Numerous automakers and their cars could have been at risk of theft because of a keyless entry system vulnerability, say researchers in the United Kingdom and the Netherlands.
And the academics have said they found out about the vulnerability more than two years ago but the manufacturers – particularly Germany’s powerful Volkswagen Group – acted to block their research from being published. Back in 2013 VW AG asked the High Court in the UK to stop the researchers from showing their findings and now, after long debates between the two parties, an edited transcript will finally be revealed. According to one of the authors, a sentence that had an explicit description of a component of the calculations involved will be deleted in order to make things much more difficult for malevolent hackers to perform the attack. The vulnerability the university researchers found back in 2012 is related to the Radio-Frequency Identification (RFID) transponder chip used in immobilizers. The researchers first showed the findings to the manufacturer of the chip back in 2012 and then to VW in 2013.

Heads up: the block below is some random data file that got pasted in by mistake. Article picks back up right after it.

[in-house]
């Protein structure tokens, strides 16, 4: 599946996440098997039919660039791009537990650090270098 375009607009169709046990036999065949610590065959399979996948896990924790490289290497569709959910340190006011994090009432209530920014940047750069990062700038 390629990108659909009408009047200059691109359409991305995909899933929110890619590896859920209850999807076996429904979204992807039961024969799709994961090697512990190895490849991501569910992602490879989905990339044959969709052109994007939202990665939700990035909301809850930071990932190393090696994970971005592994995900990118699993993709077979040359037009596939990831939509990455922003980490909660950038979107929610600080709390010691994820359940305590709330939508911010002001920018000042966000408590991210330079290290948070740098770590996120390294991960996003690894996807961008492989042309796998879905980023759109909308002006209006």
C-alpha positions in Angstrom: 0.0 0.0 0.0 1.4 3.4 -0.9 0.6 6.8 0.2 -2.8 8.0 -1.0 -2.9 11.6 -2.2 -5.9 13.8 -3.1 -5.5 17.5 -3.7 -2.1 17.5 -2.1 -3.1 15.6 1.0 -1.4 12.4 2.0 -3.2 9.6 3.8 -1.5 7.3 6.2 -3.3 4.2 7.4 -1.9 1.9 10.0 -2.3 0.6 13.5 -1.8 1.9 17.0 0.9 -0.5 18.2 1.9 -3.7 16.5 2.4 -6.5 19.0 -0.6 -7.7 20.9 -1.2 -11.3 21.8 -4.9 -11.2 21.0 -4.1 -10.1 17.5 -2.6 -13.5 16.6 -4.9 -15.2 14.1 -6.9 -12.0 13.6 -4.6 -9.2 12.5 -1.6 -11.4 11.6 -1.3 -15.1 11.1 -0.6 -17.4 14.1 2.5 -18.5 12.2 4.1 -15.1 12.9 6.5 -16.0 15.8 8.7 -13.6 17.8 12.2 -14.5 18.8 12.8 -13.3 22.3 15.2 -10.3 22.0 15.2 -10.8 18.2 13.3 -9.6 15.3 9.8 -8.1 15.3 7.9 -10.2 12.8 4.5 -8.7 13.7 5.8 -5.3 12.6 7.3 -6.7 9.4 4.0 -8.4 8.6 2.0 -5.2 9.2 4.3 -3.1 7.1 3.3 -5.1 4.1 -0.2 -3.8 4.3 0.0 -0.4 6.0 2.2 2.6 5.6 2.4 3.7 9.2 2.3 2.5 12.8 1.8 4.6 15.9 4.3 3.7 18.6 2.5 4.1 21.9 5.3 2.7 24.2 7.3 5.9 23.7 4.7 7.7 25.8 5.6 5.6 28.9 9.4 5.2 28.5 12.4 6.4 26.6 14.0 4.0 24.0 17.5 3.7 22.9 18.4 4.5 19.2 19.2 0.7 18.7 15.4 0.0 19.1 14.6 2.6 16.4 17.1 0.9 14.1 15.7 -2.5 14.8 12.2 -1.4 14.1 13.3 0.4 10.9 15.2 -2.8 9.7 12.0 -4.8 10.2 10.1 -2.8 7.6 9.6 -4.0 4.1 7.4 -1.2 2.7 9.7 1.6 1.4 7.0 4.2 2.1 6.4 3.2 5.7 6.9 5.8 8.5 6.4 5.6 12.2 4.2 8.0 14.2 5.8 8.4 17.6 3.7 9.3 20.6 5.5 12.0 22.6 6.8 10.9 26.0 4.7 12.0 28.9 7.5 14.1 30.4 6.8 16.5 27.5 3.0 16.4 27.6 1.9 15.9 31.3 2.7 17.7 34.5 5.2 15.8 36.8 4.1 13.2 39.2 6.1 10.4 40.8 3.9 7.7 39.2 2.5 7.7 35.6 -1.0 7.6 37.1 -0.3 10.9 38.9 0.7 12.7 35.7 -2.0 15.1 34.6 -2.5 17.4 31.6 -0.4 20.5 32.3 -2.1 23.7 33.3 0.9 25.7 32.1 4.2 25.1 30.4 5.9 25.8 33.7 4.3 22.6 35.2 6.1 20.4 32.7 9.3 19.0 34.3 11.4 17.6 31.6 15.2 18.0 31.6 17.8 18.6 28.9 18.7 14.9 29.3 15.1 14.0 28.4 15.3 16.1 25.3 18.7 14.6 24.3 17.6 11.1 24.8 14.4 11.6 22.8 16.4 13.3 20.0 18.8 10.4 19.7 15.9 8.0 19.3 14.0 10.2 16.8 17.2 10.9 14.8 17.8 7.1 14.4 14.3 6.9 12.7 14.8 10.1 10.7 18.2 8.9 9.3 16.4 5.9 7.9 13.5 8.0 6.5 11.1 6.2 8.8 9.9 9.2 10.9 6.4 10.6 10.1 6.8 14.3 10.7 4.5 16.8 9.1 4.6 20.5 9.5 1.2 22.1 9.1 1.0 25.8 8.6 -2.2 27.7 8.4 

The research findings, presented by Roel Verdult and Baris Ege from Radboud University in the Netherlands and Flavio Garcia from the University of Birmingham in the UK, will be released at the USENIX security conference in Washington, D.C. “This is a serious flaw and it’s not very easy to quickly correct,” comments Tim Watson, Director of Cyber Security at the University of Warwick. “It isn’t a theoretical weakness, it’s an actual one.” The fix is also not easy or quick: the RFID chips in the keys and transponders inside the vehicles will need to be replaced, which will incur massive costs.
Via Automotive News Europe